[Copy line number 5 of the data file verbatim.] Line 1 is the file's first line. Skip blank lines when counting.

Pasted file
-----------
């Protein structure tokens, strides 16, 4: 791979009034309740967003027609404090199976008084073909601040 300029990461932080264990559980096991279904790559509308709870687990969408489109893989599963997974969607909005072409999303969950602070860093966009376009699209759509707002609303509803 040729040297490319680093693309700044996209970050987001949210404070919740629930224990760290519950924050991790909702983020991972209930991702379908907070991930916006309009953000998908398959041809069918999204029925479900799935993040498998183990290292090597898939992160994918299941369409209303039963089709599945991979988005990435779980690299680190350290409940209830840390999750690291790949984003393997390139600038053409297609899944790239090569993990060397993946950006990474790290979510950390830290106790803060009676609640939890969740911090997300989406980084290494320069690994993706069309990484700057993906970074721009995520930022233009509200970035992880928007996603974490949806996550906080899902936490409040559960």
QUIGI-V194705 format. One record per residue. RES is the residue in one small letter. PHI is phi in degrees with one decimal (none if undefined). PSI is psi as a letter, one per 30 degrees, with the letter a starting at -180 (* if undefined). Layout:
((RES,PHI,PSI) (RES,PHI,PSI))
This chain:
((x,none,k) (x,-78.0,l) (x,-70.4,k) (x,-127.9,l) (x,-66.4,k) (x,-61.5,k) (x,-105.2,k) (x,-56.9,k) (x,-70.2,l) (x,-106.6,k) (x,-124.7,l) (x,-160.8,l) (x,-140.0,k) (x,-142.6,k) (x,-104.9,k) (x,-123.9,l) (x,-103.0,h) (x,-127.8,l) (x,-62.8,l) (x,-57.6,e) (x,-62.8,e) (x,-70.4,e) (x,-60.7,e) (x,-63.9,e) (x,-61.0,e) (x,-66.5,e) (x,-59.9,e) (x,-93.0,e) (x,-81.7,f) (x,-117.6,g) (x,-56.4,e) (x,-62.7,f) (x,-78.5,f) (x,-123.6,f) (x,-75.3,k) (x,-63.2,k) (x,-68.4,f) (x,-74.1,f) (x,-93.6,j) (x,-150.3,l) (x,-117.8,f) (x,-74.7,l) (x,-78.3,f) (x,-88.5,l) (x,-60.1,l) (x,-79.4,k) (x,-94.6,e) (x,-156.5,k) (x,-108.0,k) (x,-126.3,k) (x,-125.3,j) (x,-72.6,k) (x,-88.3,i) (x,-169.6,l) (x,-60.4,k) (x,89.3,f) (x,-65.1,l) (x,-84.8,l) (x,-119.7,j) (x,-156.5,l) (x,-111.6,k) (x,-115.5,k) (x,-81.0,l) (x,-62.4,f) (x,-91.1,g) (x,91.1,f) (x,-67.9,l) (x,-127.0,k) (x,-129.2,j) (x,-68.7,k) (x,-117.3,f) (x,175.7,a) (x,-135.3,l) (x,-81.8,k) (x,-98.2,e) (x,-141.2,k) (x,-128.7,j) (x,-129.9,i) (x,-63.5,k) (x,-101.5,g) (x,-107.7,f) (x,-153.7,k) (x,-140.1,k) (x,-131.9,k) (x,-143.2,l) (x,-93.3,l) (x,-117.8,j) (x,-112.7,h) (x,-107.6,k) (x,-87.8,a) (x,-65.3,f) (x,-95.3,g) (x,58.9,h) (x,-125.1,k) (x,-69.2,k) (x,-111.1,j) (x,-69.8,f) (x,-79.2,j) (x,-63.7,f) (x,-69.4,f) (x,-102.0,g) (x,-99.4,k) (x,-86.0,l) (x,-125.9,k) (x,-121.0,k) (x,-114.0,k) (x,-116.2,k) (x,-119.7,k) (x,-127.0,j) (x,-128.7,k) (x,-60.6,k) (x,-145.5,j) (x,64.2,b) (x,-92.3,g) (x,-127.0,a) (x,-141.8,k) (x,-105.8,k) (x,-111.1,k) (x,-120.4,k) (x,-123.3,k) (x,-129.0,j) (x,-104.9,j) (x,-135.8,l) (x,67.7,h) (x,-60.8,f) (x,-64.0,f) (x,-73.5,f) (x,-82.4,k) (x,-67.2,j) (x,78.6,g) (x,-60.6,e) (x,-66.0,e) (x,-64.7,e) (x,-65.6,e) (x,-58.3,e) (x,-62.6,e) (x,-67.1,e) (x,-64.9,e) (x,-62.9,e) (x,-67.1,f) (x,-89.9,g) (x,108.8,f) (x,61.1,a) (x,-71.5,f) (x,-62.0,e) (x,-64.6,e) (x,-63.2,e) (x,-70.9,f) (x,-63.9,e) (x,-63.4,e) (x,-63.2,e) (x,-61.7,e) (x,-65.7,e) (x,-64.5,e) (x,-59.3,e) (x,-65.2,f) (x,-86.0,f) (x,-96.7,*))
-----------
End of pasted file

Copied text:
((x,none,k) (x,-78.0,l) (x,-70.4,k) (x,-127.9,l) (x,-66.4,k) (x,-61.5,k) (x,-105.2,k) (x,-56.9,k) (x,-70.2,l) (x,-106.6,k) (x,-124.7,l) (x,-160.8,l) (x,-140.0,k) (x,-142.6,k) (x,-104.9,k) (x,-123.9,l) (x,-103.0,h) (x,-127.8,l) (x,-62.8,l) (x,-57.6,e) (x,-62.8,e) (x,-70.4,e) (x,-60.7,e) (x,-63.9,e) (x,-61.0,e) (x,-66.5,e) (x,-59.9,e) (x,-93.0,e) (x,-81.7,f) (x,-117.6,g) (x,-56.4,e) (x,-62.7,f) (x,-78.5,f) (x,-123.6,f) (x,-75.3,k) (x,-63.2,k) (x,-68.4,f) (x,-74.1,f) (x,-93.6,j) (x,-150.3,l) (x,-117.8,f) (x,-74.7,l) (x,-78.3,f) (x,-88.5,l) (x,-60.1,l) (x,-79.4,k) (x,-94.6,e) (x,-156.5,k) (x,-108.0,k) (x,-126.3,k) (x,-125.3,j) (x,-72.6,k) (x,-88.3,i) (x,-169.6,l) (x,-60.4,k) (x,89.3,f) (x,-65.1,l) (x,-84.8,l) (x,-119.7,j) (x,-156.5,l) (x,-111.6,k) (x,-115.5,k) (x,-81.0,l) (x,-62.4,f) (x,-91.1,g) (x,91.1,f) (x,-67.9,l) (x,-127.0,k) (x,-129.2,j) (x,-68.7,k) (x,-117.3,f) (x,175.7,a) (x,-135.3,l) (x,-81.8,k) (x,-98.2,e) (x,-141.2,k) (x,-128.7,j) (x,-129.9,i) (x,-63.5,k) (x,-101.5,g) (x,-107.7,f) (x,-153.7,k) (x,-140.1,k) (x,-131.9,k) (x,-143.2,l) (x,-93.3,l) (x,-117.8,j) (x,-112.7,h) (x,-107.6,k) (x,-87.8,a) (x,-65.3,f) (x,-95.3,g) (x,58.9,h) (x,-125.1,k) (x,-69.2,k) (x,-111.1,j) (x,-69.8,f) (x,-79.2,j) (x,-63.7,f) (x,-69.4,f) (x,-102.0,g) (x,-99.4,k) (x,-86.0,l) (x,-125.9,k) (x,-121.0,k) (x,-114.0,k) (x,-116.2,k) (x,-119.7,k) (x,-127.0,j) (x,-128.7,k) (x,-60.6,k) (x,-145.5,j) (x,64.2,b) (x,-92.3,g) (x,-127.0,a) (x,-141.8,k) (x,-105.8,k) (x,-111.1,k) (x,-120.4,k) (x,-123.3,k) (x,-129.0,j) (x,-104.9,j) (x,-135.8,l) (x,67.7,h) (x,-60.8,f) (x,-64.0,f) (x,-73.5,f) (x,-82.4,k) (x,-67.2,j) (x,78.6,g) (x,-60.6,e) (x,-66.0,e) (x,-64.7,e) (x,-65.6,e) (x,-58.3,e) (x,-62.6,e) (x,-67.1,e) (x,-64.9,e) (x,-62.9,e) (x,-67.1,f) (x,-89.9,g) (x,108.8,f) (x,61.1,a) (x,-71.5,f) (x,-62.0,e) (x,-64.6,e) (x,-63.2,e) (x,-70.9,f) (x,-63.9,e) (x,-63.4,e) (x,-63.2,e) (x,-61.7,e) (x,-65.7,e) (x,-64.5,e) (x,-59.3,e) (x,-65.2,f) (x,-86.0,f) (x,-96.7,*))